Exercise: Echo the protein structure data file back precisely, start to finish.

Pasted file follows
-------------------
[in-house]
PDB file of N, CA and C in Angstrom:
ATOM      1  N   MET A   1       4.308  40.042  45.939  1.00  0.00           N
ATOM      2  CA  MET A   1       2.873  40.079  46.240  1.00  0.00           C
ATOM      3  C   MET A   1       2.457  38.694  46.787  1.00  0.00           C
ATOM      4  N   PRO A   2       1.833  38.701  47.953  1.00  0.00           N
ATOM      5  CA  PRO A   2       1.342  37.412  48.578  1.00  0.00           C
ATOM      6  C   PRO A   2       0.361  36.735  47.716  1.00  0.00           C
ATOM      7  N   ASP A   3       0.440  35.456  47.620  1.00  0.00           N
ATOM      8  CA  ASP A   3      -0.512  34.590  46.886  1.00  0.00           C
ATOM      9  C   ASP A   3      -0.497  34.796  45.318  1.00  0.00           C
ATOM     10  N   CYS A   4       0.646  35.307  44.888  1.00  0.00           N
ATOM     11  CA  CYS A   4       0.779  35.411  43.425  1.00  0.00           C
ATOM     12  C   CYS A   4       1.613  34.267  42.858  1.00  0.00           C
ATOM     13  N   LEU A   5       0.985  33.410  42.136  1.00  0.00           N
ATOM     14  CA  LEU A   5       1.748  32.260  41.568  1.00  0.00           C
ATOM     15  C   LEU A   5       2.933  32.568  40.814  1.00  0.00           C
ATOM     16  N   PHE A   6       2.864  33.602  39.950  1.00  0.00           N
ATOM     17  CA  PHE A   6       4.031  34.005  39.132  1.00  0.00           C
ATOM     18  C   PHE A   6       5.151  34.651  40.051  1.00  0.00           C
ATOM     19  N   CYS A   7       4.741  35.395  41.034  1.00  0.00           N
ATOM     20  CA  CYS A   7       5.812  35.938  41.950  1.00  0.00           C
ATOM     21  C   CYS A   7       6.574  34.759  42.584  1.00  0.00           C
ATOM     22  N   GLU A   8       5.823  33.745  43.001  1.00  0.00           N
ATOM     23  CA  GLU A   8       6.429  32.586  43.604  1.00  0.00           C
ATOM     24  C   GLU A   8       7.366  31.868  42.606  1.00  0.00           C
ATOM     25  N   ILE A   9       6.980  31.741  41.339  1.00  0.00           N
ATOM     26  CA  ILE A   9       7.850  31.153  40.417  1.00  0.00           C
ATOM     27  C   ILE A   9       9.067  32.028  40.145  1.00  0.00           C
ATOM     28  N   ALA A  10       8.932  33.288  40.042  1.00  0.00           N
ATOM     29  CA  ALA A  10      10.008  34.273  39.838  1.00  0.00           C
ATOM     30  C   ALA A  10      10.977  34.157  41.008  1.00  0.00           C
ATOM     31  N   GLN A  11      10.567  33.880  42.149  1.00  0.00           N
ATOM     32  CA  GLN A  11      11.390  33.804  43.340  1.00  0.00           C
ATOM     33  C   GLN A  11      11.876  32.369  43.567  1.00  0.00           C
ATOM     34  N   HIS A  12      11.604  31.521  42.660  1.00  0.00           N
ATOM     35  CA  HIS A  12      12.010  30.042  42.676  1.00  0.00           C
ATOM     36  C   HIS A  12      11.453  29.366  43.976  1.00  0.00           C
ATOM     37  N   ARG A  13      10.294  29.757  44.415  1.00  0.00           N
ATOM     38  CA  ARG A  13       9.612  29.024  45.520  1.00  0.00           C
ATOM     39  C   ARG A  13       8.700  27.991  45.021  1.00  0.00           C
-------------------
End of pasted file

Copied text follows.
[in-house]
PDB file of N, CA and C in Angstrom:
ATOM      1  N   MET A   1       4.308  40.042  45.939  1.00  0.00           N
ATOM      2  CA  MET A   1       2.873  40.079  46.240  1.00  0.00           C
ATOM      3  C   MET A   1       2.457  38.694  46.787  1.00  0.00           C
ATOM      4  N   PRO A   2       1.833  38.701  47.953  1.00  0.00           N
ATOM      5  CA  PRO A   2       1.342  37.412  48.578  1.00  0.00           C
ATOM      6  C   PRO A   2       0.361  36.735  47.716  1.00  0.00           C
ATOM      7  N   ASP A   3       0.440  35.456  47.620  1.00  0.00           N
ATOM      8  CA  ASP A   3      -0.512  34.590  46.886  1.00  0.00           C
ATOM      9  C   ASP A   3      -0.497  34.796  45.318  1.00  0.00           C
ATOM     10  N   CYS A   4       0.646  35.307  44.888  1.00  0.00           N
ATOM     11  CA  CYS A   4       0.779  35.411  43.425  1.00  0.00           C
ATOM     12  C   CYS A   4       1.613  34.267  42.858  1.00  0.00           C
ATOM     13  N   LEU A   5       0.985  33.410  42.136  1.00  0.00           N
ATOM     14  CA  LEU A   5       1.748  32.260  41.568  1.00  0.00           C
ATOM     15  C   LEU A   5       2.933  32.568  40.814  1.00  0.00           C
ATOM     16  N   PHE A   6       2.864  33.602  39.950  1.00  0.00           N
ATOM     17  CA  PHE A   6       4.031  34.005  39.132  1.00  0.00           C
ATOM     18  C   PHE A   6       5.151  34.651  40.051  1.00  0.00           C
ATOM     19  N   CYS A   7       4.741  35.395  41.034  1.00  0.00           N
ATOM     20  CA  CYS A   7       5.812  35.938  41.950  1.00  0.00           C
ATOM     21  C   CYS A   7       6.574  34.759  42.584  1.00  0.00           C
ATOM     22  N   GLU A   8       5.823  33.745  43.001  1.00  0.00           N
ATOM     23  CA  GLU A   8       6.429  32.586  43.604  1.00  0.00           C
ATOM     24  C   GLU A   8       7.366  31.868  42.606  1.00  0.00           C
ATOM     25  N   ILE A   9       6.980  31.741  41.339  1.00  0.00           N
ATOM     26  CA  ILE A   9       7.850  31.153  40.417  1.00  0.00           C
ATOM     27  C   ILE A   9       9.067  32.028  40.145  1.00  0.00           C
ATOM     28  N   ALA A  10       8.932  33.288  40.042  1.00  0.00           N
ATOM     29  CA  ALA A  10      10.008  34.273  39.838  1.00  0.00           C
ATOM     30  C   ALA A  10      10.977  34.157  41.008  1.00  0.00           C
ATOM     31  N   GLN A  11      10.567  33.880  42.149  1.00  0.00           N
ATOM     32  CA  GLN A  11      11.390  33.804  43.340  1.00  0.00           C
ATOM     33  C   GLN A  11      11.876  32.369  43.567  1.00  0.00           C
ATOM     34  N   HIS A  12      11.604  31.521  42.660  1.00  0.00           N
ATOM     35  CA  HIS A  12      12.010  30.042  42.676  1.00  0.00           C
ATOM     36  C   HIS A  12      11.453  29.366  43.976  1.00  0.00           C
ATOM     37  N   ARG A  13      10.294  29.757  44.415  1.00  0.00           N
ATOM     38  CA  ARG A  13       9.612  29.024  45.520  1.00  0.00           C
ATOM     39  C   ARG A  13       8.700  27.991  45.021  1.00  0.00           C